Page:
The 1998 Alternative Federal Budget - What Happened?


What Happened?

What Could Have Happened?

What Might Happen Now?



Canadian Centre for Policy Alternatives

CHO!CES: A Social Justice Coalition

by Jim StanfordEconomist, Canadian Auto Workers and Co-Chair, Macro Policy Committee, Alternative Federal Budget

Suite 804, 251 Laurier West, Ottawa, Ontario, K1P 5J6

Phone (613) 563-1341; fax (613) 233-1458; e-mail

The 1998 Alternative Federal Budget: Technical Paper #1

OVER THE RAINBOW: The Balanced Budget, How We Got It, And How to Hang Onto It

II. What Happened?

Glinda: "She brings you good news, or haven’t you heard.

When she fell out of Kansas, a miracle occurred."

Dorothy: "It really was no miracle, what happened was just this."

According to national accounts data, the federal government deficit declined from over $31 billion in the second quarter of 1995 (immediately following Paul Martin’s historic budget, and prior to the implementation of his announced cutbacks) to almost zero just two years later, during the second quarter of 1997. A number of factors contributed to the rapid erosion of the deficit, including the program spending cutbacks, some announced tax increases (and the unannounced tax increases that result from "bracket creep"—the failure to index the tax system to inflation), higher tax revenues that automatically accompany economic growth, and the post-1995 decline in interest rates.

The overall improvement in the deficit can initially be decomposed into three broad components:

  • the reduction in program spending;
  • increases in tax revenues; and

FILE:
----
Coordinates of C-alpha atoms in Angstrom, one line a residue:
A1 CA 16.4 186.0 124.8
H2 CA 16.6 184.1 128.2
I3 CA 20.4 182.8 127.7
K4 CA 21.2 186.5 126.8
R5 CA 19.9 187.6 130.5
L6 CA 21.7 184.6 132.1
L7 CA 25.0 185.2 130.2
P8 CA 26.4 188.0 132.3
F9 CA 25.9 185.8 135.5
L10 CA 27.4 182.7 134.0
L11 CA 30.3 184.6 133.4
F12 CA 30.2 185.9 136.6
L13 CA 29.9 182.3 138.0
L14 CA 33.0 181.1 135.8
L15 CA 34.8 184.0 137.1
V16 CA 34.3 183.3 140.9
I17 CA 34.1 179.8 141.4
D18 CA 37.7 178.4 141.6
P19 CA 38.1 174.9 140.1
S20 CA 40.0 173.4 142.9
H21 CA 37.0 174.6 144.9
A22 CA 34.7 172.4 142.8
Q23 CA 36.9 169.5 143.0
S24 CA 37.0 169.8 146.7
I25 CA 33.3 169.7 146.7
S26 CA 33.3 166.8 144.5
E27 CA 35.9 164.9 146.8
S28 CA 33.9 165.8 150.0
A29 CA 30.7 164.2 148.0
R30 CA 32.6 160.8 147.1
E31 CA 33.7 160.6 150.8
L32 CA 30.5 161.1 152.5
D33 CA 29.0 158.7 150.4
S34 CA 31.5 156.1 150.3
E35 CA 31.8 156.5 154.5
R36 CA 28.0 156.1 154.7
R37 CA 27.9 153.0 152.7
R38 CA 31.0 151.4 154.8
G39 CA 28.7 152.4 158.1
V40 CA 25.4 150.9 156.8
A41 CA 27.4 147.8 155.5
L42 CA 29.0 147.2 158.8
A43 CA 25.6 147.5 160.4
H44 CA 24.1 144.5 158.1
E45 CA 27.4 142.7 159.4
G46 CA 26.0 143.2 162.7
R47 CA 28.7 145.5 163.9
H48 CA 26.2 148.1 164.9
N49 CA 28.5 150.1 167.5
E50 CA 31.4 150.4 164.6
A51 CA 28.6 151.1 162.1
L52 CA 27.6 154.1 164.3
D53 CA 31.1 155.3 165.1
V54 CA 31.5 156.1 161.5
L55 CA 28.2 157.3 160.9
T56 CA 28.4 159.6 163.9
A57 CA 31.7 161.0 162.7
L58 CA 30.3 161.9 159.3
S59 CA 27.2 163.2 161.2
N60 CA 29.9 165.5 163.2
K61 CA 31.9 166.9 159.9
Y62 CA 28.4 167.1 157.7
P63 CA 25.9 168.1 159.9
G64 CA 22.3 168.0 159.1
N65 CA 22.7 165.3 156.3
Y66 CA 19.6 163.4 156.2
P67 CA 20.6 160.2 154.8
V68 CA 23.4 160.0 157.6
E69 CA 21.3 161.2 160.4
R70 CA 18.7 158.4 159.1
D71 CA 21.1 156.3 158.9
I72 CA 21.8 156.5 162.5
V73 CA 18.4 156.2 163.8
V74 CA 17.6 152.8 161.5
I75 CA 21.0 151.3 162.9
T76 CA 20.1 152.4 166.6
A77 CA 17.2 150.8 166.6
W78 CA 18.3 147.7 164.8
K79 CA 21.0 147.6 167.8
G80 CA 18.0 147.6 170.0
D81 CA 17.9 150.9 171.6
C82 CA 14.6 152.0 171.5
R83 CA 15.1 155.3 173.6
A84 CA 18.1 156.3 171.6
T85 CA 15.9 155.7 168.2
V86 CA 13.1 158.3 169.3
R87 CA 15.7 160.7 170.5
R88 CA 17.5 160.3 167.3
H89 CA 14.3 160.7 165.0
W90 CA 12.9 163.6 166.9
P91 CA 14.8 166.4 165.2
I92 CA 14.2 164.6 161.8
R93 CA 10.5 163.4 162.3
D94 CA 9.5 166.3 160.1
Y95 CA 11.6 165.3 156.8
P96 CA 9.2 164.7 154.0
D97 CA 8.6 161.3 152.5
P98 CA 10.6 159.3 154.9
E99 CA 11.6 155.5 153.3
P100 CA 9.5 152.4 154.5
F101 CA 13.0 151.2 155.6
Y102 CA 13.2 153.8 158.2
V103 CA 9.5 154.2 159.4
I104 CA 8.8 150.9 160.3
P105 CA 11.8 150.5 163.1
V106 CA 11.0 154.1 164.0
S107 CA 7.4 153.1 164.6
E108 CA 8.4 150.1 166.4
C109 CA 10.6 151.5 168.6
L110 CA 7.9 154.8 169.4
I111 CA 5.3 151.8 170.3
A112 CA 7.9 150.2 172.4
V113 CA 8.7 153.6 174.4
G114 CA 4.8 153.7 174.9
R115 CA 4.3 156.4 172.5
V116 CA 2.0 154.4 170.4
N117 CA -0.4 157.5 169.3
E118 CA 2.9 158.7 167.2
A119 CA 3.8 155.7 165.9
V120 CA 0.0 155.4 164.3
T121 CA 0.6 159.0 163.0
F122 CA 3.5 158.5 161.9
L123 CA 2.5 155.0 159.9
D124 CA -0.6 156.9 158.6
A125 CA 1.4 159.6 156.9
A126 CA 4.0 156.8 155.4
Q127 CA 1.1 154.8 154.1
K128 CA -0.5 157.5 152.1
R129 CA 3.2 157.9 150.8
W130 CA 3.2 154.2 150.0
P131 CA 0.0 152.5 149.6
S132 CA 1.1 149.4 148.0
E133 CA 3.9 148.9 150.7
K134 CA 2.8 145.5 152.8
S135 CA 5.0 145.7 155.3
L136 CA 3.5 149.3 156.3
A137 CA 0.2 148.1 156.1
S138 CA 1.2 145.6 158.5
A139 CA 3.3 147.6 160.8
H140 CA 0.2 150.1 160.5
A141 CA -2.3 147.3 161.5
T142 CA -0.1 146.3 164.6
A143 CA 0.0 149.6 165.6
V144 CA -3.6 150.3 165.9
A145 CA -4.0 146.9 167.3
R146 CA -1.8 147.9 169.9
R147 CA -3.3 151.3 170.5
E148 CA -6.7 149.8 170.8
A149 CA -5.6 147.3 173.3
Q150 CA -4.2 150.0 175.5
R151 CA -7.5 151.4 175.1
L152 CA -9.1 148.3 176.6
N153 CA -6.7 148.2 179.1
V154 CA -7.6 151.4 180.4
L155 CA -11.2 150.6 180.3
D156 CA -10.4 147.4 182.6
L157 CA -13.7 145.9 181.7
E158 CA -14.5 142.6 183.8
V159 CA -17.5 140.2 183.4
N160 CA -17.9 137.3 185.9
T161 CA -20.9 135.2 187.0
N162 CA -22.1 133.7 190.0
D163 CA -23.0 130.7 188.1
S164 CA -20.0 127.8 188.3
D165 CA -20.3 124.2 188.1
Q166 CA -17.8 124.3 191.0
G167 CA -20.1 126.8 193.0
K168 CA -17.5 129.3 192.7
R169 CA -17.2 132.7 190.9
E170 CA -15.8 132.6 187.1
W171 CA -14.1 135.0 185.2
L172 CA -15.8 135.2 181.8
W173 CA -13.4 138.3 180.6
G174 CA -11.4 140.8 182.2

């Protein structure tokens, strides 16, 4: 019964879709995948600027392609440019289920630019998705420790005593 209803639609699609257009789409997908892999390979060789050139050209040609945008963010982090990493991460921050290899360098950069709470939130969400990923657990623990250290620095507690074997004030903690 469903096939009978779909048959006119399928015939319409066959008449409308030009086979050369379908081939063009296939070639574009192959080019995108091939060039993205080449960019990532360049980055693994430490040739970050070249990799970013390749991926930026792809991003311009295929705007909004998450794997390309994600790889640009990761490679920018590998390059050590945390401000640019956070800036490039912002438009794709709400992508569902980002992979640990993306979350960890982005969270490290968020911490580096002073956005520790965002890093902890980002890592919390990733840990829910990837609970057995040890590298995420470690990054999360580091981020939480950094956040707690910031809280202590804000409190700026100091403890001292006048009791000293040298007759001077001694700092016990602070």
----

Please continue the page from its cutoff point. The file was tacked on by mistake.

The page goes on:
• savings on interest payments.

These latter two components can be further decomposed. Some of the growth in taxes results automatically from economic growth—which generates more income against which existing taxes are levied. But some of the growth results from tax increases: either explicit tax increases (which have been very rare in the Liberals’ deficit-reduction scheme), or the implicit tax increases that result from the less-than-full indexing of the tax system to inflation and other factors (often referred to as "bracket creep"). Similarly, the net reduction in the government’s interest payments can be decomposed into two portions: the savings resulting from the decline in interest rates, less the increase in interest payments resulting from the continued growth of the federal debt. In summary, then, we can identify five mutually exclusive fiscal changes that together produced the sum change in the total federal deficit over the two-year period being considered:

  1. the reduction in program spending;
  2. "bracket creep" and other tax increases;
  3. increased tax revenues resulting automatically from GDP growth;
  4. savings resulting from lower interest rates; and
  5. higher debt service charges resulting from continued growth in the debt burden.

The first four components all contributed toward the reduction of the deficit; the last term offset some of this improvement.

Table 1

Decomposition of Federal Deficit Reduction

2ndQuarter 1995 to 2ndQuarter 1997

2Q 1995

2Q 1997

Nominal GDP ($billion)



Total Federal Revenue ($billion)